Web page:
3. Strangely enough, the rulers of a nation are less responsible than the congegration. It is comforting to know that whatever wrongs the rulers may "get away with," they are accountable to the Lord for how they ruled.

4. The group with the least responsibility is the common people. These still have individual responsibility for their sin before God.

In the post-cross age we live in, we need to remember that if Christ hadn't died, we would still be sacrificing animals. We are no "better" or "worse" than the ancient Israelites; our sacrifice has already been offered.

Get A Grip
For the past 150 years, our culture has had a "grip" on us. Slowly but surely, we have embraced more and more the lies of culture versus the truth of the Bible. As a few examples, 150 years ago, the divorce rate was 3%; it is now up to 50% - even within the Church. Even as recently as 60 years ago, the average number of children per family was 7; it is now a shocking 1.8. What has happened? Why has the American society moved so far away from the Christian principles it was founded upon? One of the main reasons is that we have succumbed to the egalitarian mindset.

Egalitarianism is defined as a social philosophy that removes all distinctions between people. It equalizes gender, race, classes, appearances, etc. This mindset has influenced our culture in 5 main ways that can best be remembered by a hand.

Biblical                                   Opposite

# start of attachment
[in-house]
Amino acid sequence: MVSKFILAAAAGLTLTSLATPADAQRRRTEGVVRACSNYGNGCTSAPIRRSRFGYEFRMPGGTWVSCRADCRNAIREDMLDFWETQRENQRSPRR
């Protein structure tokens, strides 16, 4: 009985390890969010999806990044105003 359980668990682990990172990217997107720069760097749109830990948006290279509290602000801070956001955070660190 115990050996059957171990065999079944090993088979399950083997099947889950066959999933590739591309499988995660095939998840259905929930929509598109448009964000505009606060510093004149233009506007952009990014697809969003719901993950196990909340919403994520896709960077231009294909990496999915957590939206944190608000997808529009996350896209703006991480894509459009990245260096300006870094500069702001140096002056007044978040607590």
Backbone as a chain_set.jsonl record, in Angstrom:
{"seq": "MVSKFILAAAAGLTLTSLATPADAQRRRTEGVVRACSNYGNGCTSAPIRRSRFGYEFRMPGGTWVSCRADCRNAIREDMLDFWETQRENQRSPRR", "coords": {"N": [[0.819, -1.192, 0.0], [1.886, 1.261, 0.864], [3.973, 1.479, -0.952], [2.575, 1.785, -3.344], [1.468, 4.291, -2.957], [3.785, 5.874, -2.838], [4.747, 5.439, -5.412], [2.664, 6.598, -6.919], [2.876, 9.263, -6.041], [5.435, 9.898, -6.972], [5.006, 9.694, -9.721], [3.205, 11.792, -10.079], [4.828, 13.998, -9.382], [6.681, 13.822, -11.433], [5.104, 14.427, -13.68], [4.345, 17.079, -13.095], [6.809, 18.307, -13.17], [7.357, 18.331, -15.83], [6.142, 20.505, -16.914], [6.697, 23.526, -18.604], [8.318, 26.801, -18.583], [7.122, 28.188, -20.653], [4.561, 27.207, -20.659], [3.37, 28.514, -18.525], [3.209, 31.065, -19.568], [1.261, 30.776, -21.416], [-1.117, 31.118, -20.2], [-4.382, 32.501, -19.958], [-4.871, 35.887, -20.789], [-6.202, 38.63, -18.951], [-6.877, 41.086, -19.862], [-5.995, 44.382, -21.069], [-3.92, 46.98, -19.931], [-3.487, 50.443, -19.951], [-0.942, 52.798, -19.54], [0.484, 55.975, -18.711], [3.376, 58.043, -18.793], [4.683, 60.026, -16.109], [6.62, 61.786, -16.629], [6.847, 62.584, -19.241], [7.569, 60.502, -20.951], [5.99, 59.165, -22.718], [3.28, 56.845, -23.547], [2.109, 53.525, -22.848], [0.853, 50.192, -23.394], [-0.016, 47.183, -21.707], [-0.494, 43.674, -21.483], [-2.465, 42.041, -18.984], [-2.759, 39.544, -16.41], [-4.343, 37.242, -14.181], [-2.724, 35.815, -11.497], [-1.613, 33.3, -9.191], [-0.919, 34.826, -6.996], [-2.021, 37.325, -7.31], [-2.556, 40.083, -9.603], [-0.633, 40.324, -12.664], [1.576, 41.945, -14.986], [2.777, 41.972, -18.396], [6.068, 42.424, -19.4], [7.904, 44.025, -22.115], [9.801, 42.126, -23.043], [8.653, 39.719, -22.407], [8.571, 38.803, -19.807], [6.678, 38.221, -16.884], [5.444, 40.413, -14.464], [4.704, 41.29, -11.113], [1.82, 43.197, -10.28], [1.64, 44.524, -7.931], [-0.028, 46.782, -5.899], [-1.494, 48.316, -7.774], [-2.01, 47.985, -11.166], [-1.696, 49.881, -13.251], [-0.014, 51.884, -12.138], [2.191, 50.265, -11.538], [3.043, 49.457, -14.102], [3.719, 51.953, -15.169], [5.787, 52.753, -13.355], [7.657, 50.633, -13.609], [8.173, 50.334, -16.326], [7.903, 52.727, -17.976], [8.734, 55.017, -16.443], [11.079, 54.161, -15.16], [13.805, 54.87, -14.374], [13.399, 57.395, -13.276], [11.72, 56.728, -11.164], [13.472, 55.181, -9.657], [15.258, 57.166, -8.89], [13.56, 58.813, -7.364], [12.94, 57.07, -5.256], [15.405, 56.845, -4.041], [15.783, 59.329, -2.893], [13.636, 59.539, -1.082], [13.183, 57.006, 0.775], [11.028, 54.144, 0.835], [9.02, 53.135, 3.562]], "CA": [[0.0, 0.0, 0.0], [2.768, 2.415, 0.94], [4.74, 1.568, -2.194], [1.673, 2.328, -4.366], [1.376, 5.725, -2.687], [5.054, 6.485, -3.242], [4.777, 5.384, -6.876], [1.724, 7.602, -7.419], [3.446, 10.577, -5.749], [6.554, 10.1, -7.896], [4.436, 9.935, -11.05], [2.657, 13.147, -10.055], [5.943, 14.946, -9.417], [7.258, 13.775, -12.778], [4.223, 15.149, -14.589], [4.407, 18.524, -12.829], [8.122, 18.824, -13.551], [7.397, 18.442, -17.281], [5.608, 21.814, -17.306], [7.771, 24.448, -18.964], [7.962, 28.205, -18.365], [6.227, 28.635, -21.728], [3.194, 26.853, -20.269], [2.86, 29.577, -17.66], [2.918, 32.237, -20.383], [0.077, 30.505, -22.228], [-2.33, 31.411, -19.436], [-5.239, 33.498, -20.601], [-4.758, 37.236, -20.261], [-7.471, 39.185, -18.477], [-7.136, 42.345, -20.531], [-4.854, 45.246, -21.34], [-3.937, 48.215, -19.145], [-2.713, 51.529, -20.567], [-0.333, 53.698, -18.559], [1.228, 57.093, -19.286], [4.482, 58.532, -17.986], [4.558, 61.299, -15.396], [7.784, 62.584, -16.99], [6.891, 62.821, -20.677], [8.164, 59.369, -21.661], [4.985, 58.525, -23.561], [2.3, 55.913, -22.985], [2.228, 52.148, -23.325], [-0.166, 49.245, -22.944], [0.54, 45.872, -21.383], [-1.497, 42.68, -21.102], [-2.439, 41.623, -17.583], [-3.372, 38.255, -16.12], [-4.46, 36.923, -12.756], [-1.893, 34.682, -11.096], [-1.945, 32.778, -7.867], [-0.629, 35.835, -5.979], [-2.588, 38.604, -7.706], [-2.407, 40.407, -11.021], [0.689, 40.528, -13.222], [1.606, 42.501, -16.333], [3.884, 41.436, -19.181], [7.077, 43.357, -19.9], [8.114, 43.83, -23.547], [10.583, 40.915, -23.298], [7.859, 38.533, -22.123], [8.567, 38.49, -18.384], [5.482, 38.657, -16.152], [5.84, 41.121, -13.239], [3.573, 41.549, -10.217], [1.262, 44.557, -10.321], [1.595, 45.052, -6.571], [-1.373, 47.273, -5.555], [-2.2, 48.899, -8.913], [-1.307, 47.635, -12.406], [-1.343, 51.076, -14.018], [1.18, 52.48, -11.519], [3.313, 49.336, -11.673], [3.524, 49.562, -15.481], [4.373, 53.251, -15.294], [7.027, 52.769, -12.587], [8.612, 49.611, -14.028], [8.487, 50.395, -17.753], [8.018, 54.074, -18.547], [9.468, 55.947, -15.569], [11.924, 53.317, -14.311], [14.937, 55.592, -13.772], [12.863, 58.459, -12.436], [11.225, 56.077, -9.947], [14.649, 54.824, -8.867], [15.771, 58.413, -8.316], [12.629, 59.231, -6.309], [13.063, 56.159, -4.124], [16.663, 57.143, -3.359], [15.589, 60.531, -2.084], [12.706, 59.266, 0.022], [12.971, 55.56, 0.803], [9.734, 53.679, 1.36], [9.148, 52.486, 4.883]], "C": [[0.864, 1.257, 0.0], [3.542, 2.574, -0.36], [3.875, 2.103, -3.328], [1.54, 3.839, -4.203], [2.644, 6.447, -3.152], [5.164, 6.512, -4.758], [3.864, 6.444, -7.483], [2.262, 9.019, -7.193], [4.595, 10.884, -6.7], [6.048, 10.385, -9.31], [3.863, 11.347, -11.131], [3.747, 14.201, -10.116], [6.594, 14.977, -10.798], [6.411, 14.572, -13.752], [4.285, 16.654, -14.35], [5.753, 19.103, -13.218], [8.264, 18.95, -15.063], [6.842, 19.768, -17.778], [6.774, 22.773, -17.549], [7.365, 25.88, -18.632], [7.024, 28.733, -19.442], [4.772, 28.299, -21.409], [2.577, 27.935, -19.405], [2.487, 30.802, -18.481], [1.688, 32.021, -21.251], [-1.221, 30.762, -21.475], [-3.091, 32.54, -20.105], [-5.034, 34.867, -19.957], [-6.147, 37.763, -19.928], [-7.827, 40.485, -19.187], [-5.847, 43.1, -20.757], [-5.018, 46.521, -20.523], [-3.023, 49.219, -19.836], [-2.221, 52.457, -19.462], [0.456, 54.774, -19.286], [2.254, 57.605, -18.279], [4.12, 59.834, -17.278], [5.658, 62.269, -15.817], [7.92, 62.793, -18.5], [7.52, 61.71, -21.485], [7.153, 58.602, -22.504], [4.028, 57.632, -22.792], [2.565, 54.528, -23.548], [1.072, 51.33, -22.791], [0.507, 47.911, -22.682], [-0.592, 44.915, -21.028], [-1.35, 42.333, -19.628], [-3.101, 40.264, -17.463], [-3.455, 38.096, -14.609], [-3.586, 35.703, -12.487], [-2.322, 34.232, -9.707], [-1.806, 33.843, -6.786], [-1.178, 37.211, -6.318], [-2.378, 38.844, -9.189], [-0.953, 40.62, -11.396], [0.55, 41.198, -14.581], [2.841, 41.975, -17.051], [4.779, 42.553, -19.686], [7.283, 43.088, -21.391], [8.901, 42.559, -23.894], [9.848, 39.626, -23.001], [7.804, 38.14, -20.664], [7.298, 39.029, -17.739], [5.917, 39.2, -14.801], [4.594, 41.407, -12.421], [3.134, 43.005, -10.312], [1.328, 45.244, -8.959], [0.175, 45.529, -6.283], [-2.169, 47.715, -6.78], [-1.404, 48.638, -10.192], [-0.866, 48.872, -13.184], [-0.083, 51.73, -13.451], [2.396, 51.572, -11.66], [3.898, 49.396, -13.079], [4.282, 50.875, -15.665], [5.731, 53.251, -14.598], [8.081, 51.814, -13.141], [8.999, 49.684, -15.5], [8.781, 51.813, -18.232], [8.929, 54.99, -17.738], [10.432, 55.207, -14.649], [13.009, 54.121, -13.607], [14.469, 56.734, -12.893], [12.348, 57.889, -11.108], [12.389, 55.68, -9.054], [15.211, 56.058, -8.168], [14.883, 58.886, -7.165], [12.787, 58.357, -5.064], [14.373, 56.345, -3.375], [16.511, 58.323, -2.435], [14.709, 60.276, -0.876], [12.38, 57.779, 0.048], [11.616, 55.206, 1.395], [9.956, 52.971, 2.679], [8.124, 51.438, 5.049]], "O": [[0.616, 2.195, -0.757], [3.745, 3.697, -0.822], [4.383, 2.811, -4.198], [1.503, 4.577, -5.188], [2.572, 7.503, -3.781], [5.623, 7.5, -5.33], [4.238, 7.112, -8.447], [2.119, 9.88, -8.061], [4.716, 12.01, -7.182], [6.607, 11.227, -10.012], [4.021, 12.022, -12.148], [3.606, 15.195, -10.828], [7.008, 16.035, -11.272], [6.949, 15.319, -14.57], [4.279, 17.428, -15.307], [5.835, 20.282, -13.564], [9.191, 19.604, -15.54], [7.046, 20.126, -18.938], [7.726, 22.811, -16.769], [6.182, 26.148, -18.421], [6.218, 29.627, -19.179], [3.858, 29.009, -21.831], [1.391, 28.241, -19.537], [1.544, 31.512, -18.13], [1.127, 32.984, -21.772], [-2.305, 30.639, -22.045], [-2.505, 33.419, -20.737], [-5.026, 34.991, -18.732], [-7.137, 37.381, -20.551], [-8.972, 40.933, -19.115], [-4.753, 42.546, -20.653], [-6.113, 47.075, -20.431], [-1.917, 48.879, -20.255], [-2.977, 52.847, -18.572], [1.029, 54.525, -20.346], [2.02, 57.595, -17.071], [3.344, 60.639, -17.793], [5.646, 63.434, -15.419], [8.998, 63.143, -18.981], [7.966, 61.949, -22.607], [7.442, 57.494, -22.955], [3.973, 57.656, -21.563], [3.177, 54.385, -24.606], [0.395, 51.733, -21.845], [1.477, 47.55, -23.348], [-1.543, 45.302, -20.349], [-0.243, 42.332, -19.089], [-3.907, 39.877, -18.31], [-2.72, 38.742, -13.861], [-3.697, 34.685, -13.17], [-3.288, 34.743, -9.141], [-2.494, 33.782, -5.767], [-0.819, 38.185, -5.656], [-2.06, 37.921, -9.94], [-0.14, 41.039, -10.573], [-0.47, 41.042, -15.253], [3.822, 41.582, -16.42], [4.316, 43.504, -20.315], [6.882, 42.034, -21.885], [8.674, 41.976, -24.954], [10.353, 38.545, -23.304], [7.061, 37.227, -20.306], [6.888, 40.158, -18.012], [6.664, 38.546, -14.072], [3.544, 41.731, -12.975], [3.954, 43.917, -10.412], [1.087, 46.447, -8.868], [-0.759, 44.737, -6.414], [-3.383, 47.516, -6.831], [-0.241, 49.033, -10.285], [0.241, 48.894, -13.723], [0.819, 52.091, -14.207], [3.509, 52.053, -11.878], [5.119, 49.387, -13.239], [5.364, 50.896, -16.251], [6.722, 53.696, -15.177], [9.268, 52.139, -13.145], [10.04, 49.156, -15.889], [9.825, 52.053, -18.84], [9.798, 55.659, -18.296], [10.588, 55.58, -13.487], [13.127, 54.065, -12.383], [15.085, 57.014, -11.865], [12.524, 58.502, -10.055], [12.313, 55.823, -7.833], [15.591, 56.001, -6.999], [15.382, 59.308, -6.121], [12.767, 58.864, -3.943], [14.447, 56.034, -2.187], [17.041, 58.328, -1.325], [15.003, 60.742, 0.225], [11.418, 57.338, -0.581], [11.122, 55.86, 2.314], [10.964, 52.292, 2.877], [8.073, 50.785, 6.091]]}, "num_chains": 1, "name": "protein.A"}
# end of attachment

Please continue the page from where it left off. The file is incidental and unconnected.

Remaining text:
Palm - Biblical Authority            palm - Christian humanism
Thumb - Unity                          thumb - Women's suffrage
Index - Integrity                       index - redefinition of marriage
Middle - Work                          middle - women working out of home
Ring - Fruit                              ring - birth control
Pinkie - Modesty                      pinkie - immodesty

Unity - God designed the family to work together as one unit with hierarchy flowing from the Godhead into it. On the other side, the women's suffrage movement wanted confusion and said "no" to unity. In the issue of voting, "women's rights" were a symbol of an anti-headship mindset. When a man is connected to his family, he is able to understand their wishes and then represent them as one unit before the state. When women acquired the right to vote, it took away the husband's headship that God had established. God gives men authority in order for them to edify their family, not abuse them.

Integrity - The demise of our nation's integrity can best be seen in the redefinition of marriage. Looking at God's truth, we see that He created male and female equal in essence, but distinct in their functions. Man was created in God's image and is made to be the spiritual leader of his family - as well as responsible for them. Woman was created from a man for a man, and that continues to be her function.  As a daughter, she is her father's helpmeet, and later as a wife, she is her husband's helper. She is to submit and respect her husband, and he is to lead and love his wife. The lie of feminism says that the wife is just as responsible as the husband in leading the marriage relationship. As a wife starts to believe that, she stops respecting her husband which makes him stop loving her which leads to an unhappy and often broken marriage.